The current tensions across the Middle East are cause for concern for all faith groups in the region, said Canada’s ambassador of religious freedom.
“The Mideast is certainly front and centre” in terms of focus, said Ambassador Andrew Bennett in a recent interview with the Ottawa Jewish Bulletin. “I think we have to be very aware of what is going on in the Mideast. Canada is a close ally of Israel, and we will defend and continue to uphold Israel’s legitimate right to exist and the important role that it plays.”
Bennett pointed to the threats posed by ISIS, the ongoing crisis in Syria, and the situation with Hamas in Gaza.
“Israel is very much on the front line of these issues, and I think it’s also important to recognize that, while Israel is a Jewish state, it is a pluralist society where you have many different faith traditions represented,” he said.
Through Bennett’s office, Canada also acts as a member of the International Holocaust Remembrance Alliance. Bennett is the head of Canada’s delegation to the Alliance and is active in keeping watch over any instances of anti-Semitism abroad.
“We always need to be vigilant when combating any form of hatred, particularly anti-Semitism, whether it is rearing its ugly head in its old forms in Europe or whether it’s taking on a new guise as we see expressed in a lot of rhetoric around Israel and Gaza and so forth.”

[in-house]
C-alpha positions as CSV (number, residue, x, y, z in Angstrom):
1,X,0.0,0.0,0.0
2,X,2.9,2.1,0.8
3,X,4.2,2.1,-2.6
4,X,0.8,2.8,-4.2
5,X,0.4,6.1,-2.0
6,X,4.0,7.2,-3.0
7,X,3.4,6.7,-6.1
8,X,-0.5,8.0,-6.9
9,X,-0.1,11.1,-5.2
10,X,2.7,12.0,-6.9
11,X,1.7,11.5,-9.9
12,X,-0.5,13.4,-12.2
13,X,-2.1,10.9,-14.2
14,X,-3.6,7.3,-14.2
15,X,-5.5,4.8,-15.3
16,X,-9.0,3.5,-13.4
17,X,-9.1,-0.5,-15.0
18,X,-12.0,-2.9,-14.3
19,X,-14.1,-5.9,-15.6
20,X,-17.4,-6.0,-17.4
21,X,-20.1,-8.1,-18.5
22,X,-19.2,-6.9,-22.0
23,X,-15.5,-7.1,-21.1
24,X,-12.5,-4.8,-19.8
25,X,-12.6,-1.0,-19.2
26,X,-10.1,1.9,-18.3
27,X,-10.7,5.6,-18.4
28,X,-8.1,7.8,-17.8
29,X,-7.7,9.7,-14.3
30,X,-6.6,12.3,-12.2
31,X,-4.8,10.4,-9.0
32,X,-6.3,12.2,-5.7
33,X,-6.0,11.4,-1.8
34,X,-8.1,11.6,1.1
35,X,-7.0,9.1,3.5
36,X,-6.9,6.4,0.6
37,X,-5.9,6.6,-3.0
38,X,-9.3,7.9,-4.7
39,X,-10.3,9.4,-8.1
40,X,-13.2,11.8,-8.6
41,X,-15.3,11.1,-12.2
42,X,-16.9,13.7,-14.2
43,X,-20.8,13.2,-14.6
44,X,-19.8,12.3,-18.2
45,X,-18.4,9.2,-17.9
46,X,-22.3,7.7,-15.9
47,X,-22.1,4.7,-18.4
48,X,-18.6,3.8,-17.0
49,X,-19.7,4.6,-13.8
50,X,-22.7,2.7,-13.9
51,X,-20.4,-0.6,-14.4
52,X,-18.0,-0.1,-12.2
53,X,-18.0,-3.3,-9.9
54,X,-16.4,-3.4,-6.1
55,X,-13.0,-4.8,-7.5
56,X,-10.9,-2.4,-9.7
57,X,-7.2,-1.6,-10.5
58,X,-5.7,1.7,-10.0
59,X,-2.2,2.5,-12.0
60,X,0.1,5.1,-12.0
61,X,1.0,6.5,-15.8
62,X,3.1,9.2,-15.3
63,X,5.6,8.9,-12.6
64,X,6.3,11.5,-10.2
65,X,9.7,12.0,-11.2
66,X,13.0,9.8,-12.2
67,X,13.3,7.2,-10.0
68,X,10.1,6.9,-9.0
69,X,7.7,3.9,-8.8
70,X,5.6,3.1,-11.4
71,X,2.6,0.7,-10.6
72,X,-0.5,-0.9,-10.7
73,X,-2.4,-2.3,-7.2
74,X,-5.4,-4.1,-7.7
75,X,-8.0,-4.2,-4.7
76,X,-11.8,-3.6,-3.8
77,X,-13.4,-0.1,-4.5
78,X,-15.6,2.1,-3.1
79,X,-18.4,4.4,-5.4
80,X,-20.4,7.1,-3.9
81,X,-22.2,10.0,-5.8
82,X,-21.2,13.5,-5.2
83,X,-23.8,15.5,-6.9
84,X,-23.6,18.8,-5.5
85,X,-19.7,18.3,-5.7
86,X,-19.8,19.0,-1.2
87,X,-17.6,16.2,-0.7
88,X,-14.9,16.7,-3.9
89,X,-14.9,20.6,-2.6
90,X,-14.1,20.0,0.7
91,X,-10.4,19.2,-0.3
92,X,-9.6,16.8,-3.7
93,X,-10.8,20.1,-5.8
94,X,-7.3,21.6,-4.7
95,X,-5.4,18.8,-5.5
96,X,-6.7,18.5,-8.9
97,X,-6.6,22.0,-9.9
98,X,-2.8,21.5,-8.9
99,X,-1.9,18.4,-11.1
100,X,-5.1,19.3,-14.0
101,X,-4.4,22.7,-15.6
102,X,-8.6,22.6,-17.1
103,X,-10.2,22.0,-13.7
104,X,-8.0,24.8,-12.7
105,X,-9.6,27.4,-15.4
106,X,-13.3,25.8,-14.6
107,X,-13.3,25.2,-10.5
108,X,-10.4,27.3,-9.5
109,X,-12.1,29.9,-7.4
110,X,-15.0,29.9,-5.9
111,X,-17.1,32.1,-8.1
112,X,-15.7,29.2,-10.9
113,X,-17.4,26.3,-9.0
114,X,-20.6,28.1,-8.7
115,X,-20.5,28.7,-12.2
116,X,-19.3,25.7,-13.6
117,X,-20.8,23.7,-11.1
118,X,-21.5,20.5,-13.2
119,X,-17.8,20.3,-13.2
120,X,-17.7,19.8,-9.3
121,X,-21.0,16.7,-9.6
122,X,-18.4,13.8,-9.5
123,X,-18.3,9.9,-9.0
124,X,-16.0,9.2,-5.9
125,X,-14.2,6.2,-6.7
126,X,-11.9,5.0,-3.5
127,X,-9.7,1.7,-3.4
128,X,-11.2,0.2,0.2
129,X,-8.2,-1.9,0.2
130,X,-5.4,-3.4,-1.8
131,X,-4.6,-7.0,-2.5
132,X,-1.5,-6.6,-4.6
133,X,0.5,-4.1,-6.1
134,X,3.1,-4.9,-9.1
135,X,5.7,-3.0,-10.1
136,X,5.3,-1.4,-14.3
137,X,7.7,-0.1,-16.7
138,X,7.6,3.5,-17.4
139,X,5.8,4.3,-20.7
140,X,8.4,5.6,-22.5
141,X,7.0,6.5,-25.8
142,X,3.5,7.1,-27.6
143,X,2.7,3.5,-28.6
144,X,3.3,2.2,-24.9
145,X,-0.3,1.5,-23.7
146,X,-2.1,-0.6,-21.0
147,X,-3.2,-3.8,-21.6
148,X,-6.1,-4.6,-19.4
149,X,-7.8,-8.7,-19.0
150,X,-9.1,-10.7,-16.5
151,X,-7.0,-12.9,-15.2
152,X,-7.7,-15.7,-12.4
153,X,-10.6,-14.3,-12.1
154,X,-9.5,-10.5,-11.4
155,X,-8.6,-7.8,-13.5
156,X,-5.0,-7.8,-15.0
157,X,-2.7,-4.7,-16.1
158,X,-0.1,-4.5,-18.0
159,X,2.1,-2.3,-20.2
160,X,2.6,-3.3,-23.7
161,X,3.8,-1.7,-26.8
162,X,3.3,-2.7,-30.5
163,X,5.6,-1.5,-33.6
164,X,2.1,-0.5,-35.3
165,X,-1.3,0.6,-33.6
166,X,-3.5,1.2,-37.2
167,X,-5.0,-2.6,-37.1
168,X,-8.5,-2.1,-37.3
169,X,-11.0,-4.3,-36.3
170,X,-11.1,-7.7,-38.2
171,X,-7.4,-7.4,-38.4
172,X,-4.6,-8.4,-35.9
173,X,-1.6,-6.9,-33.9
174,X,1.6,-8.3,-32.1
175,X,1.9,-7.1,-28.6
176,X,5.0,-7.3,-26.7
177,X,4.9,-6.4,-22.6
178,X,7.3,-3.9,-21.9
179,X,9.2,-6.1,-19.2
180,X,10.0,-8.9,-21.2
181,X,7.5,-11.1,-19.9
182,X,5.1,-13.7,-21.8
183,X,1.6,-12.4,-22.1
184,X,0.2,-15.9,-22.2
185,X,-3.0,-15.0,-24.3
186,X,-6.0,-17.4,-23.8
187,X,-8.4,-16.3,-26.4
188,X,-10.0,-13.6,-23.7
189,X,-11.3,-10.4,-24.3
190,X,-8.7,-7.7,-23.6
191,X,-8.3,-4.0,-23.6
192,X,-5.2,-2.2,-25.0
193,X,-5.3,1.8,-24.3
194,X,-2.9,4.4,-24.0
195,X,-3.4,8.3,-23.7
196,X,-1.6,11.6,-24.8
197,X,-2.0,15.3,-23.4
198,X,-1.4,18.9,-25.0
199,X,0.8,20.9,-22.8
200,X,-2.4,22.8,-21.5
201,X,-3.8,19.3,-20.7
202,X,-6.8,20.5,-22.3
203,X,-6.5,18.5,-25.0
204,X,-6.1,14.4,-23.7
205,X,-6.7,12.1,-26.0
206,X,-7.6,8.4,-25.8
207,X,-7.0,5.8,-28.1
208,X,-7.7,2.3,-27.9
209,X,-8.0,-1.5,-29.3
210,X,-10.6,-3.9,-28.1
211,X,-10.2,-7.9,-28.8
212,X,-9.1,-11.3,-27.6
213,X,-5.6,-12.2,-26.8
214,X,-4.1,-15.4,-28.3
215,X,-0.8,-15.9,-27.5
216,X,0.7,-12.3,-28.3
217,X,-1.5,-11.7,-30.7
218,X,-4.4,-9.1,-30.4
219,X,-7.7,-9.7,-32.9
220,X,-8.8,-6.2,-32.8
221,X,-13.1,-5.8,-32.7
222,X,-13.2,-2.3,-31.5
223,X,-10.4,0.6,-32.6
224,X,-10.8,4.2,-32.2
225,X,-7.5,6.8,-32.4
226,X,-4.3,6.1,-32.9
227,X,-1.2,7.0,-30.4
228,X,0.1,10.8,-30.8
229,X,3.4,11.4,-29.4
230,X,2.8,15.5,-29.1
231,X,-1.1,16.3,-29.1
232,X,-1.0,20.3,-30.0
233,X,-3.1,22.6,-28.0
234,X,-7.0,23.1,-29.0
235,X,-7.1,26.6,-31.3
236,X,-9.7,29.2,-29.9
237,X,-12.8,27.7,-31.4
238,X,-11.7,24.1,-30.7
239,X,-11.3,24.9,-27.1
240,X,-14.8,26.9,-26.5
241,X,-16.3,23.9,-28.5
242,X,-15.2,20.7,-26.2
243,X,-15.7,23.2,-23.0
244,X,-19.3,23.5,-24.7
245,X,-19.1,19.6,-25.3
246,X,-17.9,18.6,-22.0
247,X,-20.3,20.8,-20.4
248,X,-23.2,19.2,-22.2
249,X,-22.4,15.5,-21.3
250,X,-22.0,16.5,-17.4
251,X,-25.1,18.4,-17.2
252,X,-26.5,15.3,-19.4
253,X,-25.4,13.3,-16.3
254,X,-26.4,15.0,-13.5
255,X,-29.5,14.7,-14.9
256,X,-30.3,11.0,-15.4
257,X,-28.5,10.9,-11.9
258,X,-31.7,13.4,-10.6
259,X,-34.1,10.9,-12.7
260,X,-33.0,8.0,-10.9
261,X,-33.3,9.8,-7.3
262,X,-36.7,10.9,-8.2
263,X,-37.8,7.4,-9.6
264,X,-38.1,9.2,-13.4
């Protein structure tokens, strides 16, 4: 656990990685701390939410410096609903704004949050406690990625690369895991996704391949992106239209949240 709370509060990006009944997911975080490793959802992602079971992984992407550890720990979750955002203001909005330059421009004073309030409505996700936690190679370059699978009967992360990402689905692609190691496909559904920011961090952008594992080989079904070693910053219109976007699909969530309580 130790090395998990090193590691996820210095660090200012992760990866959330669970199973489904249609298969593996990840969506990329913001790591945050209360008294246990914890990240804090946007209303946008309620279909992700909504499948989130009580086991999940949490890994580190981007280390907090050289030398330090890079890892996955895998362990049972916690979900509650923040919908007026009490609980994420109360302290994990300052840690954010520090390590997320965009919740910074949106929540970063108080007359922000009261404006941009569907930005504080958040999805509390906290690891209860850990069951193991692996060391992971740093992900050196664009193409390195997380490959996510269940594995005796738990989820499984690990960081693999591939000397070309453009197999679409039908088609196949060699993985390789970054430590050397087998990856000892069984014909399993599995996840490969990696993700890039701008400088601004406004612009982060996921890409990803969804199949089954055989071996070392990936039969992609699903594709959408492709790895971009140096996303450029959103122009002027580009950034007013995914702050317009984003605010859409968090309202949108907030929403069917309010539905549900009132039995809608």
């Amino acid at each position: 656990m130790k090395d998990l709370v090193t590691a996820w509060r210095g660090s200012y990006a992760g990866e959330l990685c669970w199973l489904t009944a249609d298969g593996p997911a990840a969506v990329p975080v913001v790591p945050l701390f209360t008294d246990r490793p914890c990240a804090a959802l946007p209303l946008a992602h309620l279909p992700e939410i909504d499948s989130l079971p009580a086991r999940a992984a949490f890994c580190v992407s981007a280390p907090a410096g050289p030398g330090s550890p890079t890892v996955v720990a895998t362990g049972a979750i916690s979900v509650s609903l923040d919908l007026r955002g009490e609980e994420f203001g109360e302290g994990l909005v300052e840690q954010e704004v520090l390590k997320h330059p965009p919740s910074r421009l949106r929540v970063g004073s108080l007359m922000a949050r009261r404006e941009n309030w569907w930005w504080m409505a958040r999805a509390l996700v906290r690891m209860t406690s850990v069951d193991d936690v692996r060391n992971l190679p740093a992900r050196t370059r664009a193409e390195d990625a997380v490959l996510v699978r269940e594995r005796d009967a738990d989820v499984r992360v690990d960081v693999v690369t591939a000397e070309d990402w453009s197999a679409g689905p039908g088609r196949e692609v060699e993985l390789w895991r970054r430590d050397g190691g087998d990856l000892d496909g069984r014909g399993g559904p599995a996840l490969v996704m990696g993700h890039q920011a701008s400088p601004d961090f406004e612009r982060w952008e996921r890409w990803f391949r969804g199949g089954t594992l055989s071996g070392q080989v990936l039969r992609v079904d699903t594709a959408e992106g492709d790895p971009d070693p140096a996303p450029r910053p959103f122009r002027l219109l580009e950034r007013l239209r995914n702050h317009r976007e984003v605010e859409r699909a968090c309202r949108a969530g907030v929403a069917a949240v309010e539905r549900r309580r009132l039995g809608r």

While Bennett’s mandate predominantly takes his focus to a global level, he also raises awareness in Canada. For example, on May 22, he was at Agudath Israel Congregation to participate in Solidarity Sabbath, a global initiative by the U.S.-based Lantos Foundation for Human Rights and Justice calling attention to anti-Semitism.
“For me to be a good Christian, I need to stand with the Jewish community. We’re cousins,” he said.
Bennett said he is also heartened that individuals in Ottawa’s Jewish community have approached him to ask how they, as a community, can help combat persecution of Christians around the world. He cited a 2014 report by the Pew Research Forum that said Christians are harassed in many countries as social hostilities based on religion increase.
Bennett was appointed Canada’s first-ever ambassador of religious freedom in 2013. He heads a team of six in the Office of Religious Freedom under the auspices of the Department of Foreign Affairs, Trade and Development.
Bennett, who identifies as a “fairly devout” Ukrainian Greek Catholic, arrived in Ottawa to work for the Privy Council in 2001.
“I’ve been fairly active in different religious circles around town and I think I was a bit of a known quantity in terms of my interesting mixture of [my] political science background with theology and a good knowledge of different religious issues,” he said. “It’s been a passion of mine for some time.”
There are a number of factors that influence Bennett and his team’s priorities. At any given time, the office will be working with 15-20 countries where there are extreme government restrictions on religious freedom or countries where there are social hostilities by one faith community against another, or both.
The department focuses on countries where the situation is most egregious, Bennett said.
“We have to be responsive as well as having a broad perspective on what’s going on in the world,” noting much of his focus in the immediate future is on projects in Iraq and Ukraine.
“We have a lot to keep us busy,” he said.